I deleted it at one point because I felt that it wasn't a reference, but hey, it's back now. Bye bye... - pacdude


"funny pronunciation", eh? Hah! Those funny Germans. They're so funny! And rubbish! God bless America. --195.92.67.75

[edit] Baal

Given the game is on a floppy and the propensity of TBC for vintage games Baal is more likely a ref to the 1989 Dos/Amiga/Commodore 64 game. See Floppy Disk Container for details. - Dr Haggis - Talk 17:39, 11 Feb 2005 (MST)

[edit] Closed STUFF

These were on the STUFF page and declined. If you wish to contest these, leave a note here, but don't allow it to be confused with any of the original votes.

[edit] Beastie Boys (Declined)

"This next one is the fourteenth song on my forty-second album" is a paraphrase of the Beastie Boys' [1] introduction to their song "Jimmy James" on their album "Check Your Head". In that song, the Beasties begin by saying, "This Next One, Is The First Song On Our New Album..."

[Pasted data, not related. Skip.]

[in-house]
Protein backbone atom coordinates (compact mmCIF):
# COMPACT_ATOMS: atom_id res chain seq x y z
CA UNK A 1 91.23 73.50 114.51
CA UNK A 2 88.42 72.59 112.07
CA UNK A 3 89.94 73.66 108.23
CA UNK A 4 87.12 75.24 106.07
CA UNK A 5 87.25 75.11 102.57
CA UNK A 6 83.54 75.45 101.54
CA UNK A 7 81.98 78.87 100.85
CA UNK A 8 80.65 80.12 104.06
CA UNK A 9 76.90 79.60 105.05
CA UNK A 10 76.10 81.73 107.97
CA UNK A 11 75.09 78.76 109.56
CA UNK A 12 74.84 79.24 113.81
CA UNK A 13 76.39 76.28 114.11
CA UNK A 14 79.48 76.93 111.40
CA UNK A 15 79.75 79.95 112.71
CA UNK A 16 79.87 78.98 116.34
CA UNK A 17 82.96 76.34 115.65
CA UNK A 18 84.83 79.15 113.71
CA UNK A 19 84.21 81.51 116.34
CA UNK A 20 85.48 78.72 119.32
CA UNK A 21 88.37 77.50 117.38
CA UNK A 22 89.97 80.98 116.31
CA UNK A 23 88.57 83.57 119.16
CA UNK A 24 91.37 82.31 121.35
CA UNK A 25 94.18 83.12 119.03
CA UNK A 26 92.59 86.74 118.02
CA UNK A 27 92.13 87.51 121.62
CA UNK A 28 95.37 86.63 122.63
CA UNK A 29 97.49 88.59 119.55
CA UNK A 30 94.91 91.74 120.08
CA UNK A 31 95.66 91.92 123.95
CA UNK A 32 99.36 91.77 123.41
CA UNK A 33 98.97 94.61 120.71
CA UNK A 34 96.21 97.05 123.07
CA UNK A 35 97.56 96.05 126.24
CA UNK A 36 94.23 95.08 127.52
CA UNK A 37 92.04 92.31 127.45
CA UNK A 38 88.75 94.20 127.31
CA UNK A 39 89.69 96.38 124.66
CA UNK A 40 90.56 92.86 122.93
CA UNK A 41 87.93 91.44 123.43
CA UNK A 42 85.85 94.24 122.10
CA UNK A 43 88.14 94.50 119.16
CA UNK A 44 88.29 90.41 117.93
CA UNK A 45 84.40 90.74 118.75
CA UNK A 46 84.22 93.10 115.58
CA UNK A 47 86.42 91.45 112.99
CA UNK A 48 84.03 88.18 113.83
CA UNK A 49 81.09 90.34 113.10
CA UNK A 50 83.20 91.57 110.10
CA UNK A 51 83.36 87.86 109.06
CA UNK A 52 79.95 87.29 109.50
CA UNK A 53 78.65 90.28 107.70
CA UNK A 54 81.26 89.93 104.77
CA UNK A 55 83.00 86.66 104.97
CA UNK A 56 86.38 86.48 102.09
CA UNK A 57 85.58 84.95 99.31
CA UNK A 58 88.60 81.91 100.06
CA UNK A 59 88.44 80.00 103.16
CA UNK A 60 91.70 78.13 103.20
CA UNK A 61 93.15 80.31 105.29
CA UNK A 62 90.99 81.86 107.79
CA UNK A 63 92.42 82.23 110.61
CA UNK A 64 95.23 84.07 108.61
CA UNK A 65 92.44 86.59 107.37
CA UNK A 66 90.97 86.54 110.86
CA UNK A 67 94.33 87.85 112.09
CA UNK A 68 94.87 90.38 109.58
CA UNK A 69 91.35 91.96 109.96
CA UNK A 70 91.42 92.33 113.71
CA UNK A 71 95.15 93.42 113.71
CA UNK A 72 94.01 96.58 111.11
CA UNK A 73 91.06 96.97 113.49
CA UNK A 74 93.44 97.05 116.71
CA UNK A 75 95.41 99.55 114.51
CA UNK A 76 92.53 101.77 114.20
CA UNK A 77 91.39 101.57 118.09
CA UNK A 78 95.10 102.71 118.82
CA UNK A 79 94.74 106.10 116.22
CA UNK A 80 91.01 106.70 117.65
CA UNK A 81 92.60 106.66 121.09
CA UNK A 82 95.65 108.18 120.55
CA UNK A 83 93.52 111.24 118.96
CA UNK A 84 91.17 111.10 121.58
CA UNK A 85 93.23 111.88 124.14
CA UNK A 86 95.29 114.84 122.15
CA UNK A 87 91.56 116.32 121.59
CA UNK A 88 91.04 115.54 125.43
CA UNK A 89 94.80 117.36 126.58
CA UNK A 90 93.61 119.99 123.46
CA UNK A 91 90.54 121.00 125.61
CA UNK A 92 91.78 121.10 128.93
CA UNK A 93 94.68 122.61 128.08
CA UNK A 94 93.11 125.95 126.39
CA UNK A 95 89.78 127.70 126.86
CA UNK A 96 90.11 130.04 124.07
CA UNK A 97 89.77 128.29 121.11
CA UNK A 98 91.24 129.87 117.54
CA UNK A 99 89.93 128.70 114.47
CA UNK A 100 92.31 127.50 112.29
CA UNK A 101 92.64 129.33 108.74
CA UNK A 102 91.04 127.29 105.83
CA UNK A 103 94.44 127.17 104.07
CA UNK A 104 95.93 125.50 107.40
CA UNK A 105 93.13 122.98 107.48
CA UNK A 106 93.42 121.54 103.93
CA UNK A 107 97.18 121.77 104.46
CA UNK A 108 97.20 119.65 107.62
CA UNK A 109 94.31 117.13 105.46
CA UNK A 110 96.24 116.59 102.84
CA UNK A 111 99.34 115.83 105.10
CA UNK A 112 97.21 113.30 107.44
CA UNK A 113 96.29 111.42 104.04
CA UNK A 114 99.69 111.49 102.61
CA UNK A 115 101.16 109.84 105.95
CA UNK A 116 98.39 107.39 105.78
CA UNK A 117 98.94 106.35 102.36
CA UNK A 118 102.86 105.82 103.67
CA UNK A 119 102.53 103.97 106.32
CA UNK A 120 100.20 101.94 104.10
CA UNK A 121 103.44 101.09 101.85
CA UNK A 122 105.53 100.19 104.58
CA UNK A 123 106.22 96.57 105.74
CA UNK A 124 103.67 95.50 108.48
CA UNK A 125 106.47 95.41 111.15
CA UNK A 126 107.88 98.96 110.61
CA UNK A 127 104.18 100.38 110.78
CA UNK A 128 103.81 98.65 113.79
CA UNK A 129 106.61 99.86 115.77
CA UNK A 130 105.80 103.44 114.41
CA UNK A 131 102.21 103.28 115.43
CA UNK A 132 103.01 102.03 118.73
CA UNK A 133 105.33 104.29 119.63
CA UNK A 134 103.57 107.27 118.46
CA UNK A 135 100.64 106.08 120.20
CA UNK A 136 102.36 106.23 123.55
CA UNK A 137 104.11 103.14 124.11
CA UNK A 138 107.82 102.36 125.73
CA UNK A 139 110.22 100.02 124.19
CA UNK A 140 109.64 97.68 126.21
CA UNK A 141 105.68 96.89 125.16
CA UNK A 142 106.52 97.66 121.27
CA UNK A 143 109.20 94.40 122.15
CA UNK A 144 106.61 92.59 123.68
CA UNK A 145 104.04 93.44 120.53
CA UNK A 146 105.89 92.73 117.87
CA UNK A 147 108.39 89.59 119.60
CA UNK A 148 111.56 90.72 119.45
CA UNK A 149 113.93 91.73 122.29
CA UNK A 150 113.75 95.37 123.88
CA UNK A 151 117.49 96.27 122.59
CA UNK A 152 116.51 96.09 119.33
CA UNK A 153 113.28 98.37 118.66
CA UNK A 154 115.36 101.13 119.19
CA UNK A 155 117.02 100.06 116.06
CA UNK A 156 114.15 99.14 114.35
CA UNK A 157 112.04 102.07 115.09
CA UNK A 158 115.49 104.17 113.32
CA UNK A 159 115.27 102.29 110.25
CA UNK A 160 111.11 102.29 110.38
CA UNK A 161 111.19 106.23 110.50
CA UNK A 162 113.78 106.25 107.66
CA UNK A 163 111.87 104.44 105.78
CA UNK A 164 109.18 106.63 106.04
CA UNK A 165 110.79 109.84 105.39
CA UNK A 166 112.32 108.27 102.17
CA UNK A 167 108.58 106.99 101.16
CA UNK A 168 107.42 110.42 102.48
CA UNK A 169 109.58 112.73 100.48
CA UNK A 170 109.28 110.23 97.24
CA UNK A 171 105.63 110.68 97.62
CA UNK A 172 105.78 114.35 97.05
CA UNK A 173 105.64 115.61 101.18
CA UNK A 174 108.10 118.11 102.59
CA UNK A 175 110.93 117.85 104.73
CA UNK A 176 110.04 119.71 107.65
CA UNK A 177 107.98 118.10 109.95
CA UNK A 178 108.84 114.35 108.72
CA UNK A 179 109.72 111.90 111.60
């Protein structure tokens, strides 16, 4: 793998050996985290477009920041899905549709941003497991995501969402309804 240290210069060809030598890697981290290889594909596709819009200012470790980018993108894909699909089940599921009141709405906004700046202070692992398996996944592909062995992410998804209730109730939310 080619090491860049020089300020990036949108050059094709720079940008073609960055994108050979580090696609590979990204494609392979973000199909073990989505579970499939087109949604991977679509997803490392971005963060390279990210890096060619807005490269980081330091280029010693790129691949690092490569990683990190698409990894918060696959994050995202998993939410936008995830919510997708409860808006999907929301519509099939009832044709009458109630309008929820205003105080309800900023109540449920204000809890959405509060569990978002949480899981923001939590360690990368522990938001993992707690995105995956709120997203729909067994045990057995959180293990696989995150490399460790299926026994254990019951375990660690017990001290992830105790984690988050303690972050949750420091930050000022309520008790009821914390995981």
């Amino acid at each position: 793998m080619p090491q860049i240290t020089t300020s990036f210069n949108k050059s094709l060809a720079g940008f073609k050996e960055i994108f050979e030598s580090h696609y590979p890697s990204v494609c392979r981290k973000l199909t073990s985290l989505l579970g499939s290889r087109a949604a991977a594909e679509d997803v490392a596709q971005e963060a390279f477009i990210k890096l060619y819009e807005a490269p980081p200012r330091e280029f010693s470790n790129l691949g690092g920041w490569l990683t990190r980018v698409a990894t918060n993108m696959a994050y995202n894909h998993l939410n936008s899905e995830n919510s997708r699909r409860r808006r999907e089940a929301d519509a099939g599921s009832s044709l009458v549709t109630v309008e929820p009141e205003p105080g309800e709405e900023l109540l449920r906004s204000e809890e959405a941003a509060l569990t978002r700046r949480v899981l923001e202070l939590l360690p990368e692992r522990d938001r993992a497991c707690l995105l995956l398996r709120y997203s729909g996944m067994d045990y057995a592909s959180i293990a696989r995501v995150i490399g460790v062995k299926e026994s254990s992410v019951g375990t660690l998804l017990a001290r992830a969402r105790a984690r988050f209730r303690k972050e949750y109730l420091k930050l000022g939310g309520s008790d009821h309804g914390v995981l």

• Comment I STUFF'd this because it seems like a big stretch to me. I'm sure the Beastie Boys aren't the only ones who have said "this next one is the first song on our new album."
  • Decline. Agreed - many bands have said this and it's way too common to be attributed to any one source. --TheEggman 23:24, 14 Mar 2005 (MST)
    • "Second." --Aussie Evil 13:06, 15 Mar 2005 (MST)
    • Second. --AwesomeSauce 20:53, 15 Mar 2005 (MST)
    • Second. --tomstiff 21:50, 15 Mar 2005 (CST)
    • Second. --Joshua 18:49, 18 Mar 2005 (MST)
    • Secondinated!!! --blakyoshi7 11:58, 27 Mar 2005 (MST)
    • Two'd! Rudeboy87 19:11, 30 Mar 2005 (MST)
    • 2nd. ("Two'd". Rudeboy is now my hero!) Kvb 06:59, 5 Apr 2005 (MDT)


Actually the voice at the beginning of the Beastie Boys' Check Your Head belongs to Robin Zander of Cheap Trick; it's a sample from the band's live album At Budokan. (Zander was introducing the song "Surrender," the first track on Heaven Tonight.) — 71.136.230.120 (Talk | contribs) 03:52, 2 January 2007 (left unsigned)


[edit] Make a hole with a fun fact

The rhythm of Strong Bad's email song is taken from the They Might Be Giants song Ana Ng – the first time is the same as the rhythm part under the verse, and the second time is this and the vocal rhythm mixed together.

Posted on: 17:55, 23 March 2006 (UTC)